From its beginnings, one of the great promises of photography has been unparalleled immediacy — the sense that the image puts the viewer in a specific place to witness a particular moment in time. In this new double show at wall space, the ghost of that initial promise, now distorted beyond recognition by technology and time, returns in work that trades the illusion of photographic transparency for a different connection to the here and now.
For Christa Blackwood, whose work refracts the romantic landscape tradition of such masters as Edward Weston and Ansel Adams through a feminist lens, the beauty of nature inspires an imaginative offset in the form of a transparent red dot. By placing these markers within her elegant photogravure prints of deserted western landscapes, Blackwood inserts a sign that substitutes for the nude female figure, that ubiquitous symbol of natural beauty employed by so many of her predecessors as a means of humanizing empty spaces.
Like the “you are here” markers on functional wall maps, these dots invite the viewer to reimagine the subject of the image as it relates to his or her own experience of the current moment. Although that imaginative act of placing a woman’s body in the landscape is already loaded with potential complications, when Blackwood’s red dots start showing up in stunning portraits of shirtless young men, the equation becomes exponentially more fraught. By combining such coolly deliberate strategies of estrangement with evident technical facility in archival developing and printing processes, Blackwood embodies the aesthetic mission of many of the artists who show at wall space, which is to restore the shock of the new to photography, a medium in which even the most controversial gestures rapidly devolve into clichés.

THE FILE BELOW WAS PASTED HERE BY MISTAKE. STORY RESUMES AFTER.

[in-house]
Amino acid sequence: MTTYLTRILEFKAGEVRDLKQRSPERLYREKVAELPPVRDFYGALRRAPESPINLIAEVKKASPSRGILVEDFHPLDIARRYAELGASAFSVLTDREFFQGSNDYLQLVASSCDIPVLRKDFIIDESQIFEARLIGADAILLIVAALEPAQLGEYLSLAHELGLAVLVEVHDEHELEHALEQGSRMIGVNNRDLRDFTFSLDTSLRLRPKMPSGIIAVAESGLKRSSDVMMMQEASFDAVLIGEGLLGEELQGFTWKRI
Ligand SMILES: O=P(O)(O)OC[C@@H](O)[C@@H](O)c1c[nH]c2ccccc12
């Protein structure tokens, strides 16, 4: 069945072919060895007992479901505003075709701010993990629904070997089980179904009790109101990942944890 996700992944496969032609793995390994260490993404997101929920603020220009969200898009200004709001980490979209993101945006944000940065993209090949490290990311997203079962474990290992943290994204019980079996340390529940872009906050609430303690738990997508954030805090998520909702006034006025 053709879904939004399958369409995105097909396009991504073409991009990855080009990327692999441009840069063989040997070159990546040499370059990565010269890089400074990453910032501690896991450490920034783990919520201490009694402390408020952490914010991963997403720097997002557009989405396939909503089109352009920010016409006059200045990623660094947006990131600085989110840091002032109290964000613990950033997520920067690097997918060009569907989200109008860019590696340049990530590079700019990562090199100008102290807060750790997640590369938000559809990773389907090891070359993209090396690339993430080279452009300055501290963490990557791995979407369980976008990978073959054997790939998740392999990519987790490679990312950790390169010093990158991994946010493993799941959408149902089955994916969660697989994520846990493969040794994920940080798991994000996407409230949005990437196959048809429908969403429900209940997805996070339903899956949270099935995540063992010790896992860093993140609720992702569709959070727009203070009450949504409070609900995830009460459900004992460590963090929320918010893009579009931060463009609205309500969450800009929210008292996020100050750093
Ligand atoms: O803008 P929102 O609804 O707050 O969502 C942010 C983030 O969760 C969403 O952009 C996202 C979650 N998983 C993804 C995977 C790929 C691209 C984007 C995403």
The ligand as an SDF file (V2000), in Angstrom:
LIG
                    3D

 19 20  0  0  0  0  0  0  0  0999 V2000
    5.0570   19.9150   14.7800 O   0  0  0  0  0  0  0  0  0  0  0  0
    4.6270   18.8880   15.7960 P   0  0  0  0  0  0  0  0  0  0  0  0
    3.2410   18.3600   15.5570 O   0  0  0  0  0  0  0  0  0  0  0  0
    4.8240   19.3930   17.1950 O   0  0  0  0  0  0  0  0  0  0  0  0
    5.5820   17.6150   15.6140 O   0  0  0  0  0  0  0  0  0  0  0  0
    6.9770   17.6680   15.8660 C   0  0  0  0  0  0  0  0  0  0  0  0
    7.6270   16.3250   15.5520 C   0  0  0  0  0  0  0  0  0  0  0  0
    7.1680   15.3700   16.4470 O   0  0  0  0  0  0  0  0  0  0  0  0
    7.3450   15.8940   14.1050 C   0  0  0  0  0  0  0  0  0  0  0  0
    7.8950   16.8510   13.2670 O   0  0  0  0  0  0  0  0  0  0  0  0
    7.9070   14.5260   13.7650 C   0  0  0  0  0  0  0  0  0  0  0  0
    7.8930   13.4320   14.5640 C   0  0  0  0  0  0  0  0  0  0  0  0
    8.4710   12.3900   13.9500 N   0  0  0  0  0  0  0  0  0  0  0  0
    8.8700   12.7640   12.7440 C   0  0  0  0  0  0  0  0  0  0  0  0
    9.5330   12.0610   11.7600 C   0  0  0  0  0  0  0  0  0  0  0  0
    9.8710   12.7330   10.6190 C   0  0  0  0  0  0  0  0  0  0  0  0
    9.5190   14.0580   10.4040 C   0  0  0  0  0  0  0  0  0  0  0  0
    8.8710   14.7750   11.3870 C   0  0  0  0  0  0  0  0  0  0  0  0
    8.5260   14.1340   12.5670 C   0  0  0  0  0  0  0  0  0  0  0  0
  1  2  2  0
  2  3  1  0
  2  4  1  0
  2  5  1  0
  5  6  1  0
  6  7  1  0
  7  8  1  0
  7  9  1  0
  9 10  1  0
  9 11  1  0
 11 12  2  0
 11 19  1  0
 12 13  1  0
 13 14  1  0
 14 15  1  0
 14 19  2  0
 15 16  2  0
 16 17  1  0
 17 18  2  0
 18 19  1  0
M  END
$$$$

Blackwood’s images complement the recent work of Barbara Parmet, another contemporary artist who is equally astute in her critical response to the status of photography in the world today. Parmet’s latest work requires extensive preparation, as the subjects are all posed underwater in order to achieve a variety of anti-gravitational effects, but the typical signifiers one associates with underwater photography are conspicuous by their absence. Parmet prints these dreamy images of women floating in various dramatic postures on pieces of wood, and she leaves the wood grain intact as a separate layer of texture to complicate the surface. It’s a daring technique that could easily lead to murky results, but in Parmet’s sure hands, the effects are dazzling. Whether it’s the languid backstroke of the young woman in “After the Wave,” the flying leap of the figure in “Suspension,” or the magnificent beatitude of the swimming pool Madonna in “untitled,” each of these images delivers a powerfully complete sensation of cinematic narrative. Such alchemy in mixed media remains rare. Parmet’s Zen discipline of letting go and simplifying allows her extraordinary compositions to react with, rather than fight against, the luminous qualities of the wood. Although she began her career as a photojournalist, in this phase, Parmet may not have traveled as far afield as it may seem on first glance. These sensual, mysterious images report on her inner state, and through them we get a glimpse of where she is right now, both in and out of the game, watching and wondering at it